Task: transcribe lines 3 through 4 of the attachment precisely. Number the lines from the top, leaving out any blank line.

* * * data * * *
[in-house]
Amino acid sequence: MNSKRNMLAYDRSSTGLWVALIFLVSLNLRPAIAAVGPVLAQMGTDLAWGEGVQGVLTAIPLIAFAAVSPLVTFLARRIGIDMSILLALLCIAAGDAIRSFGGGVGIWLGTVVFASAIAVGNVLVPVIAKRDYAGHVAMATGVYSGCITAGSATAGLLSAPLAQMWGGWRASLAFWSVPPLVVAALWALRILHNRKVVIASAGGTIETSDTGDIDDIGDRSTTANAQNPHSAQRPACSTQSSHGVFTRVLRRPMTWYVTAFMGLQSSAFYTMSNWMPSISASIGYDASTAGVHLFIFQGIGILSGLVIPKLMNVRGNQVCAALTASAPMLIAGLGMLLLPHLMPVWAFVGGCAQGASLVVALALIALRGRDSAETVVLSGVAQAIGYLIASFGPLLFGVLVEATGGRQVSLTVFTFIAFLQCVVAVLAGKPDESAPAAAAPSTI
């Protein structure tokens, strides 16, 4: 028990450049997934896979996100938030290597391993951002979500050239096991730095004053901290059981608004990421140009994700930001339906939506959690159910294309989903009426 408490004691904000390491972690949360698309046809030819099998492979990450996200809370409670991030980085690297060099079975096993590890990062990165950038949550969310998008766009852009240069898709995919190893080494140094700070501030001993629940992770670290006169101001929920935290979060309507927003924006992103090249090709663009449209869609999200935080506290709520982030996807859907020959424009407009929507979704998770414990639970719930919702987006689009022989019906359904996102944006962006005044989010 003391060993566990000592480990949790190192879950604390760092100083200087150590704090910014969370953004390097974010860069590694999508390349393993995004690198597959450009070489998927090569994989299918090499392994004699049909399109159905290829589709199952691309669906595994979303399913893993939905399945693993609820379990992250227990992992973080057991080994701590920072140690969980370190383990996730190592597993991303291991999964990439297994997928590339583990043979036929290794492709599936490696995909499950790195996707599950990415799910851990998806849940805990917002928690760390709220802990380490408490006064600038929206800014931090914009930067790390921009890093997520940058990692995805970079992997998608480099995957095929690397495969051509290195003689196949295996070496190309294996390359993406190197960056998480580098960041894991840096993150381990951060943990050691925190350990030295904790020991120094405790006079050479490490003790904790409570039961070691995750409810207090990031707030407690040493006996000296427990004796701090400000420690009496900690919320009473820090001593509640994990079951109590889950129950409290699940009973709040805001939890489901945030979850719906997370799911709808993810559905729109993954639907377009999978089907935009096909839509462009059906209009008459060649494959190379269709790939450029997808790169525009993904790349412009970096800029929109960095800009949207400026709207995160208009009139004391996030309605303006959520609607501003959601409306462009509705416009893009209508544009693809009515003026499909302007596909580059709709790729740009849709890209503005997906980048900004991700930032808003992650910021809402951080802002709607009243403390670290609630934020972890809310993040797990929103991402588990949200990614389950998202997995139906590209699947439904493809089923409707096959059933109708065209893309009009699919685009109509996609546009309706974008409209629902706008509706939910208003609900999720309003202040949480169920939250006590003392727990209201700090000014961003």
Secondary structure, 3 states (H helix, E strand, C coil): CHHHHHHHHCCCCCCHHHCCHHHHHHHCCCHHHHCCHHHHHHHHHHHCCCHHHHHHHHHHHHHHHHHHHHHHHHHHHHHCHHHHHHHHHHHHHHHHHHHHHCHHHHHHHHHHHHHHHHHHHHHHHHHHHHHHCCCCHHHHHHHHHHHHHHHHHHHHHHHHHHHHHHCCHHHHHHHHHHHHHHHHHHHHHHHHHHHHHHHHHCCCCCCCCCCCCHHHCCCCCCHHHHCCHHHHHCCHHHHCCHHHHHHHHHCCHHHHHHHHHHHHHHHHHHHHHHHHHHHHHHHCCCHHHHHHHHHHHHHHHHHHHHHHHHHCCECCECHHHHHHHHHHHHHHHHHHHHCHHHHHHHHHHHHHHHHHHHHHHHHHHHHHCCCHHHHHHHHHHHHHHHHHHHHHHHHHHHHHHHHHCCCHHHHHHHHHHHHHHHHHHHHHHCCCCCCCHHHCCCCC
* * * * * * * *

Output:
């Protein structure tokens, strides 16, 4: 028990450049997934896979996100938030290597391993951002979500050239096991730095004053901290059981608004990421140009994700930001339906939506959690159910294309989903009426 408490004691904000390491972690949360698309046809030819099998492979990450996200809370409670991030980085690297060099079975096993590890990062990165950038949550969310998008766009852009240069898709995919190893080494140094700070501030001993629940992770670290006169101001929920935290979060309507927003924006992103090249090709663009449209869609999200935080506290709520982030996807859907020959424009407009929507979704998770414990639970719930919702987006689009022989019906359904996102944006962006005044989010 003391060993566990000592480990949790190192879950604390760092100083200087150590704090910014969370953004390097974010860069590694999508390349393993995004690198597959450009070489998927090569994989299918090499392994004699049909399109159905290829589709199952691309669906595994979303399913893993939905399945693993609820379990992250227990992992973080057991080994701590920072140690969980370190383990996730190592597993991303291991999964990439297994997928590339583990043979036929290794492709599936490696995909499950790195996707599950990415799910851990998806849940805990917002928690760390709220802990380490408490006064600038929206800014931090914009930067790390921009890093997520940058990692995805970079992997998608480099995957095929690397495969051509290195003689196949295996070496190309294996390359993406190197960056998480580098960041894991840096993150381990951060943990050691925190350990030295904790020991120094405790006079050479490490003790904790409570039961070691995750409810207090990031707030407690040493006996000296427990004796701090400000420690009496900690919320009473820090001593509640994990079951109590889950129950409290699940009973709040805001939890489901945030979850719906997370799911709808993810559905729109993954639907377009999978089907935009096909839509462009059906209009008459060649494959190379269709790939450029997808790169525009993904790349412009970096800029929109960095800009949207400026709207995160208009009139004391996030309605303006959520609607501003959601409306462009509705416009893009209508544009693809009515003026499909302007596909580059709709790729740009849709890209503005997906980048900004991700930032808003992650910021809402951080802002709607009243403390670290609630934020972890809310993040797990929103991402588990949200990614389950998202997995139906590209699947439904493809089923409707096959059933109708065209893309009009699919685009109509996609546009309706974008409209629902706008509706939910208003609900999720309003202040949480169920939250006590003392727990209201700090000014961003």
Secondary structure, 3 states (H helix, E strand, C coil): CHHHHHHHHCCCCCCHHHCCHHHHHHHCCCHHHHCCHHHHHHHHHHHCCCHHHHHHHHHHHHHHHHHHHHHHHHHHHHHCHHHHHHHHHHHHHHHHHHHHHCHHHHHHHHHHHHHHHHHHHHHHHHHHHHHHCCCCHHHHHHHHHHHHHHHHHHHHHHHHHHHHHHCCHHHHHHHHHHHHHHHHHHHHHHHHHHHHHHHHHCCCCCCCCCCCCHHHCCCCCCHHHHCCHHHHHCCHHHHCCHHHHHHHHHCCHHHHHHHHHHHHHHHHHHHHHHHHHHHHHHHCCCHHHHHHHHHHHHHHHHHHHHHHHHHCCECCECHHHHHHHHHHHHHHHHHHHHCHHHHHHHHHHHHHHHHHHHHHHHHHHHHHCCCHHHHHHHHHHHHHHHHHHHHHHHHHHHHHHHHHCCCHHHHHHHHHHHHHHHHHHHHHHCCCCCCCHHHCCCCC